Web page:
JERUSALEM—Hamas enforcers publicly executed some 25 alleged informers said to have spied for Israel on Friday but what Gaza residents subsequently saw over the weekend suggested that the flow of information to Israeli intelligence from Gaza has not been noticeably affected.
On Saturday, a thunderous explosion and a cloud of roiling black smoke marked an air attack on a 12-story apartment building said by Israel to house a Hamas command center along with around 40 families.
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A small warning rocket had been fired at the roof of the building 10 minutes ahead of the airstrike, according to Israel. Hamas said the warning was five minutes. Everyone got out in time, though Gaza officials said a dozen people were hurt in the rush. The building was completely destroyed.
Today, another explosion was followed by the sight of American currency floating over the streets of Gaza. An Israeli missile had struck a car containing a satchel full of American dollars and killed the senior official in charge of money transfers for Hamas, Mohamed al-Ghoul.
Other targeted assassinations of Hamas operatives over the weekend led to a number of smaller apartment or office buildings leveled. In all cases, said Israeli spokesmen, after warnings that enabled everyone inside to get out in time.
There has been considerable criticism within the Palestinian camp of the public executions. The alleged informers were shot in the street as bystanders watched. A senior official of the Palestinian Authority, Tayeb Abdel Rahim, called the executions "unlawful and offensive to our people and our families."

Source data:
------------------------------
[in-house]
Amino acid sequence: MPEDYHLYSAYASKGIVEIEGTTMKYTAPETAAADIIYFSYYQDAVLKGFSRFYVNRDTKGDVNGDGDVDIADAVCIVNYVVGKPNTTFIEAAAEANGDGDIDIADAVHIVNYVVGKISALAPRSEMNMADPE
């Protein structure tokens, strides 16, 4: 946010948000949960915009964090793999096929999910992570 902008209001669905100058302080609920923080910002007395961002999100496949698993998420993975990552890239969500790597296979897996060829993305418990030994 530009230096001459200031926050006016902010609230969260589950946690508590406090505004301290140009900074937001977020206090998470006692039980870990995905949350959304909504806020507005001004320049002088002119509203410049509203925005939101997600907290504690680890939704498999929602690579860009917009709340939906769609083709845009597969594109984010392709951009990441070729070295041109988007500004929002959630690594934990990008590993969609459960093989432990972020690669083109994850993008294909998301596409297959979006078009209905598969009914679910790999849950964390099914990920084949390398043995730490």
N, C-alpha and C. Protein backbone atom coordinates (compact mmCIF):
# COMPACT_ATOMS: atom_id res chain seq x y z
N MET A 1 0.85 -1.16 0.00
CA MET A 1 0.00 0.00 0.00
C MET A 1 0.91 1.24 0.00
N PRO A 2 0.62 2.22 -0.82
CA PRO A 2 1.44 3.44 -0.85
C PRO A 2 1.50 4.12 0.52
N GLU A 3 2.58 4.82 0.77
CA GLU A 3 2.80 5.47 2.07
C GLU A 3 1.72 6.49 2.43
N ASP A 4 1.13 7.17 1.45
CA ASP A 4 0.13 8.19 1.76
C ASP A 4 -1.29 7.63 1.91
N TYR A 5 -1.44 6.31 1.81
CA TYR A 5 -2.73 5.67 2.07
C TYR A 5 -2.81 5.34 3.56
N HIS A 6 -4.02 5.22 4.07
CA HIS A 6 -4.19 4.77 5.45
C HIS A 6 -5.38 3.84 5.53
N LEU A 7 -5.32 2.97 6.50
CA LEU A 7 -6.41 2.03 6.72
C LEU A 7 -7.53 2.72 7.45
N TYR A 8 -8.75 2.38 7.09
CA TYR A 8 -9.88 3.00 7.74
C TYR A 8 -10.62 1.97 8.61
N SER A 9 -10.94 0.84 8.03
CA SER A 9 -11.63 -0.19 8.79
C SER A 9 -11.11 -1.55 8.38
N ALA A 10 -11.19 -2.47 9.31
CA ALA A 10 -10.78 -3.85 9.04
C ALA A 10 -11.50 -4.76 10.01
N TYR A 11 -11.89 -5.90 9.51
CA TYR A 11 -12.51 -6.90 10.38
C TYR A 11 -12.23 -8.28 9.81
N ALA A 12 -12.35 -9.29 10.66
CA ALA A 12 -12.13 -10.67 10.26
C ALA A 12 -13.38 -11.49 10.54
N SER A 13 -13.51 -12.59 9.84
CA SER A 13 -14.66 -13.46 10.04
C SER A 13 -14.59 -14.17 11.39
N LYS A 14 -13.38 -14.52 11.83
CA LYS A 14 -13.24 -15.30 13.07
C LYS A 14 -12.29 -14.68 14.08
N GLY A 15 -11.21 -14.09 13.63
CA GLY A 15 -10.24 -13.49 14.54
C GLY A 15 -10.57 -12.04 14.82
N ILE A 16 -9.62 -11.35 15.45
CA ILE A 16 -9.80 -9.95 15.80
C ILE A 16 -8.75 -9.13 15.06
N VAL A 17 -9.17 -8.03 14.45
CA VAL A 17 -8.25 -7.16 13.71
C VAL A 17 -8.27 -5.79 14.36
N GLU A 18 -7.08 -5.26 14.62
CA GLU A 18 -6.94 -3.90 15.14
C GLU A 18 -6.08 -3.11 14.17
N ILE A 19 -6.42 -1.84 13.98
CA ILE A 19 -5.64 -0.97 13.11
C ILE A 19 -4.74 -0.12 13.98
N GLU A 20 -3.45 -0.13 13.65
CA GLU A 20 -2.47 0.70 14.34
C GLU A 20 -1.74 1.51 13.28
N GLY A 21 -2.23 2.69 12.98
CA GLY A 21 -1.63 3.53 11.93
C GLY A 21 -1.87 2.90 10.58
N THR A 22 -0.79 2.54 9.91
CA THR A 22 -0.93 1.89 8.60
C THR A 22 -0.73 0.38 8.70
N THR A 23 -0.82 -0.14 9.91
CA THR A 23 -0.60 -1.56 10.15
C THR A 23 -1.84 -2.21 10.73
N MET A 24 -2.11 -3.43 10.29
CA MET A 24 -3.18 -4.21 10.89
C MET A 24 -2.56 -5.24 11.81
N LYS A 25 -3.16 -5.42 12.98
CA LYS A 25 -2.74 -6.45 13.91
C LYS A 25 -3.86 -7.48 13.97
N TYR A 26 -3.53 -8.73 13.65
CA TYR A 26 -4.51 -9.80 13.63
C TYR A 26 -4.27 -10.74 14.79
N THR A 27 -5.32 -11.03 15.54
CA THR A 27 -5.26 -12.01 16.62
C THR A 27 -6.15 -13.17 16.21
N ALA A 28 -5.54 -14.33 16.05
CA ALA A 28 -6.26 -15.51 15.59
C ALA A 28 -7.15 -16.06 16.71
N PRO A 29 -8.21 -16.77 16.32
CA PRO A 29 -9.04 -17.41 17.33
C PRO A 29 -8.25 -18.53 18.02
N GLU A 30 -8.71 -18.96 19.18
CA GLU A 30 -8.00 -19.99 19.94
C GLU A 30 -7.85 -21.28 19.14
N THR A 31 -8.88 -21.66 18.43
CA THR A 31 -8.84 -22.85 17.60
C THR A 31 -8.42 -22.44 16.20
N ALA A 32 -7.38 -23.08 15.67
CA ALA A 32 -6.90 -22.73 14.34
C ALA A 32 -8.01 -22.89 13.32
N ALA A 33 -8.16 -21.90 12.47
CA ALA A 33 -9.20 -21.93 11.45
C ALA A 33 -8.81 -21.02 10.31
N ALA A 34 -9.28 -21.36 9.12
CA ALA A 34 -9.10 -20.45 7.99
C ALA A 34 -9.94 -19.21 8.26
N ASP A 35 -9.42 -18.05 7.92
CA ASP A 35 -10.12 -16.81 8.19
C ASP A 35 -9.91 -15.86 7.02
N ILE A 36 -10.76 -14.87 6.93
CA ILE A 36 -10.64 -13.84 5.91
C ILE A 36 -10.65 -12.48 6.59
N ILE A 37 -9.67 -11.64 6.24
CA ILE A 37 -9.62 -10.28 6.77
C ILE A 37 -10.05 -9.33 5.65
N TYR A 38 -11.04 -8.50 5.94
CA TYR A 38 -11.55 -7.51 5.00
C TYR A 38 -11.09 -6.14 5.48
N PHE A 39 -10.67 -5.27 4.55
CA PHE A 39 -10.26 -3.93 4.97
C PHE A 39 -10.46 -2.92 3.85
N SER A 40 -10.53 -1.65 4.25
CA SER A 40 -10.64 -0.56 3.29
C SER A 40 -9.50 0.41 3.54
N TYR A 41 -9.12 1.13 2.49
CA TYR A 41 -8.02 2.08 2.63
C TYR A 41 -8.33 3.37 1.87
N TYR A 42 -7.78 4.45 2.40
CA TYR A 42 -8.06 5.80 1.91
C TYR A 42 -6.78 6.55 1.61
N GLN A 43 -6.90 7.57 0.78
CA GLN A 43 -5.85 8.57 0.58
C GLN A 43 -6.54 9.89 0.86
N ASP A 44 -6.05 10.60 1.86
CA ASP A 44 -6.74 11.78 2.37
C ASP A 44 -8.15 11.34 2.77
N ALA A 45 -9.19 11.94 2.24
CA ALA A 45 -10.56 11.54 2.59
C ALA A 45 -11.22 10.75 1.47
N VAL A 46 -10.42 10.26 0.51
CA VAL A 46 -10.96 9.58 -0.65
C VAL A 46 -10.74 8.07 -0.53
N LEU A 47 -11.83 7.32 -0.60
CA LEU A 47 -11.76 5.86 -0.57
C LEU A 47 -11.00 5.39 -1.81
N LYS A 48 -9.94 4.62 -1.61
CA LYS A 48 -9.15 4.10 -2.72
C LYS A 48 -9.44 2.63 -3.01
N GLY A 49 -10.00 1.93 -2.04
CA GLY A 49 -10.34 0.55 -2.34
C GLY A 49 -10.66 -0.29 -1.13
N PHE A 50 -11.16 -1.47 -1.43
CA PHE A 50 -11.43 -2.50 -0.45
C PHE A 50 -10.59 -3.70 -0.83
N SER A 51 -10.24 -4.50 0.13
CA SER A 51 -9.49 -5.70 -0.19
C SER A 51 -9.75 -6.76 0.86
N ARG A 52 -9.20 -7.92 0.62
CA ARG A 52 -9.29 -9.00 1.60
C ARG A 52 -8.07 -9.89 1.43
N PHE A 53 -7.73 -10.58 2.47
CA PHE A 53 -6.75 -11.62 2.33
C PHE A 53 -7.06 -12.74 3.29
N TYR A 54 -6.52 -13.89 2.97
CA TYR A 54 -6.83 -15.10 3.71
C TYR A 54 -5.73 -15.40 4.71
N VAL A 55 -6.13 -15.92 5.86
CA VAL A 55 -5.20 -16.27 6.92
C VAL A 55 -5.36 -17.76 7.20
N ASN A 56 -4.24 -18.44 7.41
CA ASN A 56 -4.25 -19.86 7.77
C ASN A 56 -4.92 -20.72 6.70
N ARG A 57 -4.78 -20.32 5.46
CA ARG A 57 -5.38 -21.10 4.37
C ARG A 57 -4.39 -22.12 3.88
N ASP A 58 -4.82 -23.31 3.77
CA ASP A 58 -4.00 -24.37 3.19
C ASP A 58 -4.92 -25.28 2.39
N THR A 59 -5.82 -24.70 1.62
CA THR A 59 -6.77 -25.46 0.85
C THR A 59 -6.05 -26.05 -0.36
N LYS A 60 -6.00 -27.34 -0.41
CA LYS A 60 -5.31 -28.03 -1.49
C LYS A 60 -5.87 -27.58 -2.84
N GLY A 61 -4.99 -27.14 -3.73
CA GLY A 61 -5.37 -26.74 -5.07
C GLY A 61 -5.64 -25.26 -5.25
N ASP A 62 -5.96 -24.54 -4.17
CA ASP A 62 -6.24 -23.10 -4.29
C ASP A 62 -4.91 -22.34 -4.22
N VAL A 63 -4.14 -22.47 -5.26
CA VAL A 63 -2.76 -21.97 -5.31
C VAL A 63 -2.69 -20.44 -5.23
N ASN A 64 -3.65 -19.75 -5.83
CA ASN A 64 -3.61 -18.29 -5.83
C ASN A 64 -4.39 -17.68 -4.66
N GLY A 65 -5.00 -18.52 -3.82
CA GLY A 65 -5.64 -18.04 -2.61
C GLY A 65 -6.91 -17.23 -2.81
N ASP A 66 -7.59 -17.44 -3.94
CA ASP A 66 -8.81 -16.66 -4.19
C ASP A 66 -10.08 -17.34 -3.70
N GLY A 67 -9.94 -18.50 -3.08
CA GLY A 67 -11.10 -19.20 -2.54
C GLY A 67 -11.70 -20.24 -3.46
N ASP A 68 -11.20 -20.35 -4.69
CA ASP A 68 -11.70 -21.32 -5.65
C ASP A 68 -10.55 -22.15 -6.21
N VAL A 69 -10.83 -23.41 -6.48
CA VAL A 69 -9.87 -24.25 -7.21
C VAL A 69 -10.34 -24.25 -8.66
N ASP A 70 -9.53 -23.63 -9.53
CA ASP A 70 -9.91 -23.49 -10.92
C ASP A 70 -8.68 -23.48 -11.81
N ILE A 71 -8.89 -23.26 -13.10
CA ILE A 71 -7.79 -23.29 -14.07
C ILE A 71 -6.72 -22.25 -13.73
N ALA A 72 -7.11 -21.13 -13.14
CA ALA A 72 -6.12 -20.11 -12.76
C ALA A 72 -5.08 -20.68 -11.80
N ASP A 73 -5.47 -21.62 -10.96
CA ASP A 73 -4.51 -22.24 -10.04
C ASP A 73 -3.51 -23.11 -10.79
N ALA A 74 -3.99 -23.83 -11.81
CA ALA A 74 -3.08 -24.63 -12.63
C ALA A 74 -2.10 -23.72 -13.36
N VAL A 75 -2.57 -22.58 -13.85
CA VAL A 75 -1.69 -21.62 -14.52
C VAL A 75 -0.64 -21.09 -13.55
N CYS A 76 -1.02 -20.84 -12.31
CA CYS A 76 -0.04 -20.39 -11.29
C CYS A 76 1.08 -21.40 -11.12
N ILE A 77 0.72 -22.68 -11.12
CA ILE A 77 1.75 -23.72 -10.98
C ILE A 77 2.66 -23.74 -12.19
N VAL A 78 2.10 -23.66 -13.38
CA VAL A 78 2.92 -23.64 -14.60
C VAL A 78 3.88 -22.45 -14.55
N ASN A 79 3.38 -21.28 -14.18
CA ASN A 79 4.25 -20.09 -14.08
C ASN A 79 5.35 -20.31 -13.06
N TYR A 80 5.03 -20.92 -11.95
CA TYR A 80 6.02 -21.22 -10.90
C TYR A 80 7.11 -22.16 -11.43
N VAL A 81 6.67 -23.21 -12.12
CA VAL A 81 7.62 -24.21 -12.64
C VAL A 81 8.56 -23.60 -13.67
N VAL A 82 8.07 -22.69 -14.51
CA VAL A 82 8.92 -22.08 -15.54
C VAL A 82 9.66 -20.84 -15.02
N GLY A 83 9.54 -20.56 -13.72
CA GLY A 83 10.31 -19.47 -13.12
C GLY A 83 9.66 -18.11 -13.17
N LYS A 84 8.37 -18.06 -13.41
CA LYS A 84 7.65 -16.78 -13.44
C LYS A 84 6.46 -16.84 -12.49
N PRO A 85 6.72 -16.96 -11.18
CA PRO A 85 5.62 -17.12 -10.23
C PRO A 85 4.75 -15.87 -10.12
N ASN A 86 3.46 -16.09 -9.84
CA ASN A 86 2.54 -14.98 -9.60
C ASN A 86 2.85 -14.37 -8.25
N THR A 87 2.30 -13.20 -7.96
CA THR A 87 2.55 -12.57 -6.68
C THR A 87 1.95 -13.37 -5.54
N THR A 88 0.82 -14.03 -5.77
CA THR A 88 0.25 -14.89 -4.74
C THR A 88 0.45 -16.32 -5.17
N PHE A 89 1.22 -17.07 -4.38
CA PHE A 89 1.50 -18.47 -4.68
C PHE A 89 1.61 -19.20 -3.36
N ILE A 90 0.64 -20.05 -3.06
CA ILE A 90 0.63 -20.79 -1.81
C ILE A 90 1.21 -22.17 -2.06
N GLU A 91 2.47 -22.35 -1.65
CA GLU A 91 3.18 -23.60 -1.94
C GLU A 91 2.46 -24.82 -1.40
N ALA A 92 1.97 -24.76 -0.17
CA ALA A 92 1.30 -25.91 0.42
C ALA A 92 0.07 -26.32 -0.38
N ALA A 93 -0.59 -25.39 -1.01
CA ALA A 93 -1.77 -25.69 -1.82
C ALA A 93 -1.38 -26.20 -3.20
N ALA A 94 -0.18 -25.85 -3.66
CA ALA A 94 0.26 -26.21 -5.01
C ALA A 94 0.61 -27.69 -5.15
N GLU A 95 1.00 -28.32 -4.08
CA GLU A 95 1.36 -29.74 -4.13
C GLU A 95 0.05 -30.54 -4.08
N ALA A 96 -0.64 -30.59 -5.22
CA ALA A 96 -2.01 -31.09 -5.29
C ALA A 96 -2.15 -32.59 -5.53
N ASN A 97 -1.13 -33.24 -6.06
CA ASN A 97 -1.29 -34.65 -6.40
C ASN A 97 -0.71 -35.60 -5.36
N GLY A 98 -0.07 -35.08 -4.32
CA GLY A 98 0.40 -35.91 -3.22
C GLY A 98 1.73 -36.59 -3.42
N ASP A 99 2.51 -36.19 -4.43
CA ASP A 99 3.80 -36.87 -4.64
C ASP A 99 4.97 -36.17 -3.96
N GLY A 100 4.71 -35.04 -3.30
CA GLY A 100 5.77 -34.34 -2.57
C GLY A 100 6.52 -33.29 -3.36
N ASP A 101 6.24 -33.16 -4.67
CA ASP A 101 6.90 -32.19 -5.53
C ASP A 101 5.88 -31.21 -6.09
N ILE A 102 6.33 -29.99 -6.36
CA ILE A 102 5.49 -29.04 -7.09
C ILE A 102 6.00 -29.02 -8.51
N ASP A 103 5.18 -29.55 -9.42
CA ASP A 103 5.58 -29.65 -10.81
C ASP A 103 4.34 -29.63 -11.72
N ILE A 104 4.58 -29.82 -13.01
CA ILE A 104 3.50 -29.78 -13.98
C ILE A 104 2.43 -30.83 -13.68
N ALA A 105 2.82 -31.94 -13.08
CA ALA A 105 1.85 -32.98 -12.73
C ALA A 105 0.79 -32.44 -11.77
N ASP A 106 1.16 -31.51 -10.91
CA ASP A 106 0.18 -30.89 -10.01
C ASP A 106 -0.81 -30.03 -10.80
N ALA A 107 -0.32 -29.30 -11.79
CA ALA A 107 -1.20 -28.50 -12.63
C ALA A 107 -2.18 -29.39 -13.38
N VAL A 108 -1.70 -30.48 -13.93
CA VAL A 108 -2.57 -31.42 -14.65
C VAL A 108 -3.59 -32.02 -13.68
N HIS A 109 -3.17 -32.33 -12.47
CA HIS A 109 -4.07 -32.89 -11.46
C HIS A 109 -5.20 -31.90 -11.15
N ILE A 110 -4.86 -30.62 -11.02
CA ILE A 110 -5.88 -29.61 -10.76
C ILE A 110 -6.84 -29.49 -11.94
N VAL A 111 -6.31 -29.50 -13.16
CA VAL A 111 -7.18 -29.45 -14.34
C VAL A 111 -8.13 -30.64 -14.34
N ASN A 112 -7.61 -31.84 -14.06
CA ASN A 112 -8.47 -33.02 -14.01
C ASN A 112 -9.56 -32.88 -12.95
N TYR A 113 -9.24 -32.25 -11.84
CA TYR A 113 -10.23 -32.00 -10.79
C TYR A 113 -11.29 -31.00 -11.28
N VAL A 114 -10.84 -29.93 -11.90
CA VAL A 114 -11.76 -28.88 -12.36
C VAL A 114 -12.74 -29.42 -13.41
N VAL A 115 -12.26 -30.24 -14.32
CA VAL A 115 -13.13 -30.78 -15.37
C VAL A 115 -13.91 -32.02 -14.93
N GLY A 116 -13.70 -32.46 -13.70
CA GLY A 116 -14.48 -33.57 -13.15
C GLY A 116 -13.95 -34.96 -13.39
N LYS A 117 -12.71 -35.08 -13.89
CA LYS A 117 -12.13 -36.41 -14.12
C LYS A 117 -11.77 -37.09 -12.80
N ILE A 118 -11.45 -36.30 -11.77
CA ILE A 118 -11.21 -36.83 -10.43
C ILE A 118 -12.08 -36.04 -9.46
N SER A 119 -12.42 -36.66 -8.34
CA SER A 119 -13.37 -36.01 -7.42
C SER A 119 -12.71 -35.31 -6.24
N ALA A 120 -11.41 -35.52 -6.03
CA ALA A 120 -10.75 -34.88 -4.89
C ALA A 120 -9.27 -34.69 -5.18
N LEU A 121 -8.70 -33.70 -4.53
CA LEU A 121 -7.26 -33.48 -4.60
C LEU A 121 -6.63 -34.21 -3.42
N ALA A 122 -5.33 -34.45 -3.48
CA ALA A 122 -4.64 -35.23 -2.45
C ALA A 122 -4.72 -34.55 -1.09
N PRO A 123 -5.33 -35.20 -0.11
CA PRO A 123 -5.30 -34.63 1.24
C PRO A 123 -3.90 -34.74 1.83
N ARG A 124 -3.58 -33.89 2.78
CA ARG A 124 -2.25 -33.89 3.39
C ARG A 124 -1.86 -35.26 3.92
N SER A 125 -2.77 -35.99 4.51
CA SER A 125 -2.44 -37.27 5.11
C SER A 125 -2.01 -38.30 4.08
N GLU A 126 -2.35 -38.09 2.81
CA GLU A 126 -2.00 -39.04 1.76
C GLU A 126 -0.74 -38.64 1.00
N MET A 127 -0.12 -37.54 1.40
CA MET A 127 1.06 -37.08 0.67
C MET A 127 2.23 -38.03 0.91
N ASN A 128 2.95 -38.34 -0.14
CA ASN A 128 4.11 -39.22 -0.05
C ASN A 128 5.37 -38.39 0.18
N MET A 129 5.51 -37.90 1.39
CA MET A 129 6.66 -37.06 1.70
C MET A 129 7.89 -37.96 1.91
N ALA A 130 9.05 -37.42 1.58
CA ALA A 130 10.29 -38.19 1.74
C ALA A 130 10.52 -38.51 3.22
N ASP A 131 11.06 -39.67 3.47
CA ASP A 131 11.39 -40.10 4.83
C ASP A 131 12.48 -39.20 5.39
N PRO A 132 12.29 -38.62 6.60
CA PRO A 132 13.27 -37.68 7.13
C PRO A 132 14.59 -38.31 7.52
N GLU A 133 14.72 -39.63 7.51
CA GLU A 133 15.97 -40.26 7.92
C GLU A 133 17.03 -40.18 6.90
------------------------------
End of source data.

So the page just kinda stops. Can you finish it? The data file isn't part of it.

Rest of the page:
Many believe that those executed were members of the rival political camp, Fatah, and not spies. Israeli officials said the executions reflect panic within Hamas and the loss of leadership following Israel's assassination last week of several leaders of its military wing. It was those assassinations that touched off demands by Gaza residents that Hamas find the spies tipping off Israel about the leaders’ whereabouts.
Both sides significantly ramped up their fire. Israel warned Gaza residents to distance themselves from their places of residence if they were being used in any way by Hamas, whether to fire or store rockets or mortars, or for meetings. Such buildings, it said, would be leveled.
Hamas, whose rockets have had almost no impact on Tel Aviv or other central cities because of Israel’s anti-rocket defense system, began to focus its fire almost entirely on the villages and kibbutzim bordering the Gaza Strip, which are not protected by the system because they are too close to Gaza for it to kick in.
Because of the constant rain of mortars and rockets, most residents of the border communities have decided to seek shelter at kibbutzim in northern Israel. The death Friday from mortar fire of a 4-year-old boy on a kibbutz whose parents were packing for the move apparently played a role in the adoption by Israel of its more aggressive policy.